Blue Jays draft Gunnar Hoglund at No. 19

July 12th, 2021

The Blue Jays selected right-hander Gunnar Hoglund with their first-round pick, 19th overall, in the 2021 MLB Draft on Sunday, betting on the Mississippi product’s eventual upside after he underwent Tommy John surgery in May.

Ranked by MLB Pipeline as the No. 22 prospect in this year’s Draft class, Hoglund was originally a candidate to go much higher in the Draft prior to his elbow injury. This is a risk the Blue Jays have taken before, too, selecting Jeff Hoffman ninth overall in 2014 when he was coming off the same surgery.

Working with one of the smaller bonus pools in the 2021 Draft and without a second-round pick after signing George Springer this past offseason, the Blue Jays are confident that this pick gets them off on the right foot, with director of amateur scouting Shane Farrell calling it a “very opportunistic pick” for the organization.

“We’re really excited about how it shook out for us, knowing some of the different strengths of the Draft and especially how it relates to Gunnar,” Farrell said. “His trajectory along the year, he was pitching his way into a top-10 pick. Unfortunately, the injury kind of derailed that. We were extremely fortunate for him to be there when we selected today.”

Now 21, the Florida native was originally drafted out of high school by the Pirates in the supplemental first round, 36th overall, back in 2018. The two sides couldn’t come to an agreement, however, and Hoglund went off to Mississippi.

When Hoglund is healthy, he features a fastball that sits in the 92-95 mph range, which represents an uptick in velocity compared to the earlier years of his NCAA career. He’s also tightened up his slider in the mid-80s and throws a changeup and curveball to round out his arsenal. Hoglund’s control has always been one of his greatest strengths -- he walked just 2.0 batters per nine innings over his NCAA career.

The Blue Jays like the mix of polish and upside they see in Hoglund. While the control he has over his entire arsenal gives the Blue Jays optimism he’ll recover well from Tommy John surgery, the club also believes there is potential to develop his seldom-used curveball or add a cutter to his repertoire.

“He’s a strong, physical kid with above-average control and command of his fastball and an above-average slider as well,” Farrell said. “The changeup is a pitch that was good for him in high school, and we saw a little bit less of it at the college level, but I’m sure that will develop more as a pro. We saw a tick up in fastball velocity this year, combining that with an upper-level ability to command the ball on both sides of the plate and command the slider off the fastball. That’s what really drove us to make this selection.”

Prior to undergoing surgery, Hoglund had posted a 2.87 ERA through 11 starts for Mississippi, striking out 96 batters over 62 2/3 innings. At 6-foot-4 and 220 pounds with an easy delivery, there’s plenty to like about Hoglund’s physical projection once he’s back to full health and begins his professional career with the Blue Jays.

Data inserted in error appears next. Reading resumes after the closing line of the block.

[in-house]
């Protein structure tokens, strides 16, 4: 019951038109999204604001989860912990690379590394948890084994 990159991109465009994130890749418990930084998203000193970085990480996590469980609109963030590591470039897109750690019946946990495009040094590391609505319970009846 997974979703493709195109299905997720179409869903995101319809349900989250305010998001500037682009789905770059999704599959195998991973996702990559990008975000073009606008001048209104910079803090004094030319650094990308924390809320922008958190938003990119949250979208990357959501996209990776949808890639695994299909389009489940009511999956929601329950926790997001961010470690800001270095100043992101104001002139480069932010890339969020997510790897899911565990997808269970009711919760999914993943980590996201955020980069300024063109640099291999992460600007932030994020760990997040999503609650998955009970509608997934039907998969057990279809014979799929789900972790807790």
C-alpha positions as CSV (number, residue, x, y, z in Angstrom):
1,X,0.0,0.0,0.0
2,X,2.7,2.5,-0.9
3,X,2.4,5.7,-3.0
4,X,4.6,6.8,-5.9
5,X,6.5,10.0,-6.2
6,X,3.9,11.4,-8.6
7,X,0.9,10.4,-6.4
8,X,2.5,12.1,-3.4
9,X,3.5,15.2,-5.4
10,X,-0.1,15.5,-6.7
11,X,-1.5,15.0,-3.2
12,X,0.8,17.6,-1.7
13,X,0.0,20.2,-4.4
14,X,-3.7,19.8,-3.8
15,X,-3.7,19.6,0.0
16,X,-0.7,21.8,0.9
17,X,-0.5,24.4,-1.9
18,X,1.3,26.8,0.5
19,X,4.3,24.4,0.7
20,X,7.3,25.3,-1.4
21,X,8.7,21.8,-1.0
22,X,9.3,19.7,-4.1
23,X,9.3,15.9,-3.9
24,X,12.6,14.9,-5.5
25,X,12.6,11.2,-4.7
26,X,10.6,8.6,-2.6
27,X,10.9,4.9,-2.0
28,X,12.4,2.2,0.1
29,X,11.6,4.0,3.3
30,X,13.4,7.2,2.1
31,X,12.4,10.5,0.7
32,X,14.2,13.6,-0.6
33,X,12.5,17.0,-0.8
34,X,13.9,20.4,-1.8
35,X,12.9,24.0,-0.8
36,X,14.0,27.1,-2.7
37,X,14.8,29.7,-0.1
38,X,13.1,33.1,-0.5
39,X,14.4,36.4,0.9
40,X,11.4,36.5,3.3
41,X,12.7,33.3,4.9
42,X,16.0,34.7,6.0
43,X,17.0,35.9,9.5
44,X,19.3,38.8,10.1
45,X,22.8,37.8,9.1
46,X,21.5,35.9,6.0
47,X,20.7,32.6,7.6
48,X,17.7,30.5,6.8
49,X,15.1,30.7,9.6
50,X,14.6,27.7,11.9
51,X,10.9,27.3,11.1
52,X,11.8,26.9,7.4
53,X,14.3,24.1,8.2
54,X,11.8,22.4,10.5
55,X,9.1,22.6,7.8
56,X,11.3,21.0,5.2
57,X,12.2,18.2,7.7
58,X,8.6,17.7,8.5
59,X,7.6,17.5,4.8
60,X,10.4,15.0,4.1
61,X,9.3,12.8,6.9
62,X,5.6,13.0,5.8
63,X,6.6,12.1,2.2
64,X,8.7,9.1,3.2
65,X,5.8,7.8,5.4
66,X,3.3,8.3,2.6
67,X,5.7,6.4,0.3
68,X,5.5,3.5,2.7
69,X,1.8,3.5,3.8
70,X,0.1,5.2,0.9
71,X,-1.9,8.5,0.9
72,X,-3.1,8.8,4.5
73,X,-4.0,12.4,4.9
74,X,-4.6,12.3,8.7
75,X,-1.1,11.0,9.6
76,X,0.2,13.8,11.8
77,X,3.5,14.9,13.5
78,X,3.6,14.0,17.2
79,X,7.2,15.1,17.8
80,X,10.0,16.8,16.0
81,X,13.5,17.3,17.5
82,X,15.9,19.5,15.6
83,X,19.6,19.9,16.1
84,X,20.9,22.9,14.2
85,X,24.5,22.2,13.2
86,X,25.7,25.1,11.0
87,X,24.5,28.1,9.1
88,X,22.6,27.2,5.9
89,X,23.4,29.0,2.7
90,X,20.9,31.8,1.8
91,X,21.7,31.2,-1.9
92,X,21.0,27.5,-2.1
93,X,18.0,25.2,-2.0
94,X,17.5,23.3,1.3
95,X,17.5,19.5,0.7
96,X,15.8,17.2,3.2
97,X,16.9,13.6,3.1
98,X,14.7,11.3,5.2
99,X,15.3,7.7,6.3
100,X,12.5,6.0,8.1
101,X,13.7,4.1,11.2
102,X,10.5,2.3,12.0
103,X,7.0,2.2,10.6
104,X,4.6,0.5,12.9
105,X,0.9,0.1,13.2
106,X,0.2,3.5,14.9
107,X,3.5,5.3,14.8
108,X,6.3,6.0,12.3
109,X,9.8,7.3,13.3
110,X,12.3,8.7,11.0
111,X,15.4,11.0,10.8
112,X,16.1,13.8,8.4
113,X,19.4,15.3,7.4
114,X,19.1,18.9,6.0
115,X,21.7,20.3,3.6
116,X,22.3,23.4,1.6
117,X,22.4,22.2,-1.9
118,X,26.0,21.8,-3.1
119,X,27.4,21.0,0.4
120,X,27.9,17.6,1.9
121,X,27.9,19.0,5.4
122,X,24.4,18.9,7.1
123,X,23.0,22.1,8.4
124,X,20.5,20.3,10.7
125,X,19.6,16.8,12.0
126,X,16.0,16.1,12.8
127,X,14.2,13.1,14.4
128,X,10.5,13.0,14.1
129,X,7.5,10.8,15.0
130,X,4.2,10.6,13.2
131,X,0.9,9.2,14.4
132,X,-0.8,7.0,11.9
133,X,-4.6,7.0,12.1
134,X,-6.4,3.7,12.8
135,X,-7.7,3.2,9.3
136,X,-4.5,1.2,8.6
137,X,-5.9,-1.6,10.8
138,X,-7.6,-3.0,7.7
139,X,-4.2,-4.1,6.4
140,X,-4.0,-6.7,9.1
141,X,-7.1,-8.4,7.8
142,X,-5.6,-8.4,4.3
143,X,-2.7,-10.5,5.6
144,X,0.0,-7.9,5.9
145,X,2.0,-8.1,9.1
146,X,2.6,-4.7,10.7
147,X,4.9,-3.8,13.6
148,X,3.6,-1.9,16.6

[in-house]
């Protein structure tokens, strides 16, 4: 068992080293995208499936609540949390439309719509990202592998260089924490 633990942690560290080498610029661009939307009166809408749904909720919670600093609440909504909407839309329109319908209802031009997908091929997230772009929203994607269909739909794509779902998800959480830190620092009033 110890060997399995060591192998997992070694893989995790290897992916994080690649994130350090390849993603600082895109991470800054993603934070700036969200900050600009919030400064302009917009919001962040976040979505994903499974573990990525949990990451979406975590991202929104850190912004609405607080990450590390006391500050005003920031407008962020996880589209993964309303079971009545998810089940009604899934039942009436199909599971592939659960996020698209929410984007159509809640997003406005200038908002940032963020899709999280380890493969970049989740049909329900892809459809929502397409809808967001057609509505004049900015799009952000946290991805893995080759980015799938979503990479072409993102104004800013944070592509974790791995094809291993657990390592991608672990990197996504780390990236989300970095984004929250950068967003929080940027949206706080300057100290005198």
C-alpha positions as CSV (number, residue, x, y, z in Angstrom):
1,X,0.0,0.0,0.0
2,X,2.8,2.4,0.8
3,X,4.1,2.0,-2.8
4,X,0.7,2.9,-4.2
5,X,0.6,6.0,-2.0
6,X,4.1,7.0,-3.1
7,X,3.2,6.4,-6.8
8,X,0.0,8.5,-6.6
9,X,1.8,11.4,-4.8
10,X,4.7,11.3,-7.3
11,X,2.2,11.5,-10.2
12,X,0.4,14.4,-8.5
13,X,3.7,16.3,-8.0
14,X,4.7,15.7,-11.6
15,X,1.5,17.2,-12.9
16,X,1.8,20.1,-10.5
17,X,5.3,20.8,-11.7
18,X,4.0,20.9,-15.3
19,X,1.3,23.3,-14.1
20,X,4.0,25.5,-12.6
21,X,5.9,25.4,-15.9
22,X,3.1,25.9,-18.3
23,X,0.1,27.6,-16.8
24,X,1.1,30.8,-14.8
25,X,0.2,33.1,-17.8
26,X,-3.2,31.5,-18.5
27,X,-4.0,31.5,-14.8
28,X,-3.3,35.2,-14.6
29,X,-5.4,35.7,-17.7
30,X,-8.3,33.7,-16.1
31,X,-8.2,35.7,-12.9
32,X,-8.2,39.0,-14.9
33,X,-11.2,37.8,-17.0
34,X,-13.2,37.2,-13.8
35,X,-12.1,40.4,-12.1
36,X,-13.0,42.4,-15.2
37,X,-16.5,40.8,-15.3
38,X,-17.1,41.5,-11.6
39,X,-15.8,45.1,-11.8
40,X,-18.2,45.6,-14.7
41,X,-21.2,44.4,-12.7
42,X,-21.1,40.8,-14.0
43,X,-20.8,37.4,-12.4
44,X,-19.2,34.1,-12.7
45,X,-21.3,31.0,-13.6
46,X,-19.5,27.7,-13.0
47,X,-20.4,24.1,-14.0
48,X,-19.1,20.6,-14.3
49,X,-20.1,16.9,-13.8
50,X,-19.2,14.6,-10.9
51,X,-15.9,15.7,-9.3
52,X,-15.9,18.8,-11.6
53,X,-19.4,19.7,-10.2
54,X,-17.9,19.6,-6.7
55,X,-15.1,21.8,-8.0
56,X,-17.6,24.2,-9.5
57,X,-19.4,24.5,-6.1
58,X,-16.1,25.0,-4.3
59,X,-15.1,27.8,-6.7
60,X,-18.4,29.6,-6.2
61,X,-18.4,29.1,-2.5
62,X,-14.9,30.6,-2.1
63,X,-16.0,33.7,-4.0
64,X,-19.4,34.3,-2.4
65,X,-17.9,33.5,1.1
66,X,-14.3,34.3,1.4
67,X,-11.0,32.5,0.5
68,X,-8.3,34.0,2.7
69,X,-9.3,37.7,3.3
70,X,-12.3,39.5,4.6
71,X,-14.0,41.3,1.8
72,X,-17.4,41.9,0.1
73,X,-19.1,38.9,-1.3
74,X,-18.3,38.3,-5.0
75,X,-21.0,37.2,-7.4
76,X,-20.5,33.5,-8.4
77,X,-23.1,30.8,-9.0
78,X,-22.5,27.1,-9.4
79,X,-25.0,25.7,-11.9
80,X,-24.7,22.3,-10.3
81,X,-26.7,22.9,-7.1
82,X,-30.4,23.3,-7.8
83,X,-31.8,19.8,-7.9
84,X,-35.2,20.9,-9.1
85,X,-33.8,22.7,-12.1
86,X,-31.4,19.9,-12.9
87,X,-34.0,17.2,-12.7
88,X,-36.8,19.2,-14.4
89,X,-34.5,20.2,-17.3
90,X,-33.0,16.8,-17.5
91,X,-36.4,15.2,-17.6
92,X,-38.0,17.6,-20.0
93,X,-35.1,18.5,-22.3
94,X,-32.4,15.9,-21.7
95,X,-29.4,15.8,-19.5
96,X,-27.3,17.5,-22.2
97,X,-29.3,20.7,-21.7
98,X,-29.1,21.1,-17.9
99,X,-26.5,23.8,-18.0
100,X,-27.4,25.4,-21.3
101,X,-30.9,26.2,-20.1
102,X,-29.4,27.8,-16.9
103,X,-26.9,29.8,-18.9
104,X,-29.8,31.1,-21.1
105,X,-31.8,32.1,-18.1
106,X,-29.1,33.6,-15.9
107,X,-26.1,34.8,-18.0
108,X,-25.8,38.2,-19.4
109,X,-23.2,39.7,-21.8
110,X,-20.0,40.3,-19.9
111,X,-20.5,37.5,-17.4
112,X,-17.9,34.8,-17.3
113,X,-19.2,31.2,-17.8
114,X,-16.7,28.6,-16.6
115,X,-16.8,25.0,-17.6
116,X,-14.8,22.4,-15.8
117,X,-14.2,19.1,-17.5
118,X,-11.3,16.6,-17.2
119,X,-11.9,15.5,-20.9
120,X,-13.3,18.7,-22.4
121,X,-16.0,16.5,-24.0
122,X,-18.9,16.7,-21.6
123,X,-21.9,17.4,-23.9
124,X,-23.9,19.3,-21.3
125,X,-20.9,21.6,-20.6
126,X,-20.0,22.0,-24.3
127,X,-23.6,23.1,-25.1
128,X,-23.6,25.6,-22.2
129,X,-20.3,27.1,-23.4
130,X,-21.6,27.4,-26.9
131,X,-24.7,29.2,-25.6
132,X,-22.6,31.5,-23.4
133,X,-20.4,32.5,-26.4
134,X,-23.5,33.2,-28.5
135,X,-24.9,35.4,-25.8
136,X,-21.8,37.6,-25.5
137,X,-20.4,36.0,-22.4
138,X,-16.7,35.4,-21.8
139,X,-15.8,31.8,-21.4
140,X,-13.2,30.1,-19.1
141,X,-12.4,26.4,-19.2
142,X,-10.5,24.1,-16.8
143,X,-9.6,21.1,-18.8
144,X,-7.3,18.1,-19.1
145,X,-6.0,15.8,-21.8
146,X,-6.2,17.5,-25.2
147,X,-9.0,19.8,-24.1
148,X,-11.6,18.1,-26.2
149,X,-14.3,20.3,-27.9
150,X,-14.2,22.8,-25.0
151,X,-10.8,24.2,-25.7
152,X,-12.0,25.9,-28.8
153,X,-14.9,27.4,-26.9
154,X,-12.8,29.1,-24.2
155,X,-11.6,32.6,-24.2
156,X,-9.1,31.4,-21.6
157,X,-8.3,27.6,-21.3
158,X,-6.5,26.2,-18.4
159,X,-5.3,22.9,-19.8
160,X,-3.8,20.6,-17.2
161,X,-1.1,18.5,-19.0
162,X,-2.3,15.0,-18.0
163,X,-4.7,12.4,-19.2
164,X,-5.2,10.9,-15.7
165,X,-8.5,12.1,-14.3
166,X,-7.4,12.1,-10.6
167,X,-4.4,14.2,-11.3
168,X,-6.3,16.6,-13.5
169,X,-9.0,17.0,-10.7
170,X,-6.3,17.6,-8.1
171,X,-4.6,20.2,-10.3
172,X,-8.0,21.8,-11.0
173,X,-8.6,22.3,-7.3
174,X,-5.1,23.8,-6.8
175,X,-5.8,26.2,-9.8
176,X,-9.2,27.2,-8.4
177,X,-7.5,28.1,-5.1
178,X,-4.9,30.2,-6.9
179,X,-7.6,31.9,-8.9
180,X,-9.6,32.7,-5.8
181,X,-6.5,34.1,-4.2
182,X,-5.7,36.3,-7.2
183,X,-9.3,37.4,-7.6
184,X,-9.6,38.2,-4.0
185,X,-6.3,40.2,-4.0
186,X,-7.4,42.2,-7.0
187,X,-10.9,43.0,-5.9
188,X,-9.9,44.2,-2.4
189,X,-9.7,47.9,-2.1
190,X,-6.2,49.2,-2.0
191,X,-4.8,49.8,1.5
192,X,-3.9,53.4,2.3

Hoglund will join a Blue Jays farm system that is turning over a new wave of top pitching prospects after Nate Pearson and Alek Manoah have made their MLB debuts. Right-hander Simeon Woods Richardson is ranked No. 4 in Toronto's system and could make a push for the Major Leagues by 2022, while Adam Kloffenstein and CJ Van Eyk, both at High-A, rank No. 9 and No. 10 in the system, respectively.

College right-handers are no stranger to the Blue Jays, either. They last dipped into these ranks in 2019, selecting Manoah 11th overall before his meteoric rise to the big leagues. That continued a trend in the first round with Pearson (2017), T.J. Zeuch (2016), Jon Harris (2015) and Hoffman (2014).

Farrell said that Hoglund is now six to seven weeks out from his operation, and at this point he’s recovering well with all signs positive. This is obviously a long recovery process that will stretch through the offseason and likely well into 2022, but the Blue Jays don’t make this pick unless they’re confident in the pitcher they’ll see on the mound when that day comes. 

“We’re obviously diving into everything about Gunnar, what makes him tick, what his routines and work habits are like,” Farrell said. “And we’re diving into strength and conditioning, the athletic training staff at Ole Miss, getting to know their coaches and also having a strong relationship with Gunnar from his days in high school being a fairly local kid in Tampa. Our history, similar to Austin Martin, goes back to the high school days with our area scouts and regional supervisor.”

Hoglund’s rehab will stretch on from here as a member of the Blue Jays, and they’re betting on him returning to a form that would have seen him selected well before the 19th overall pick.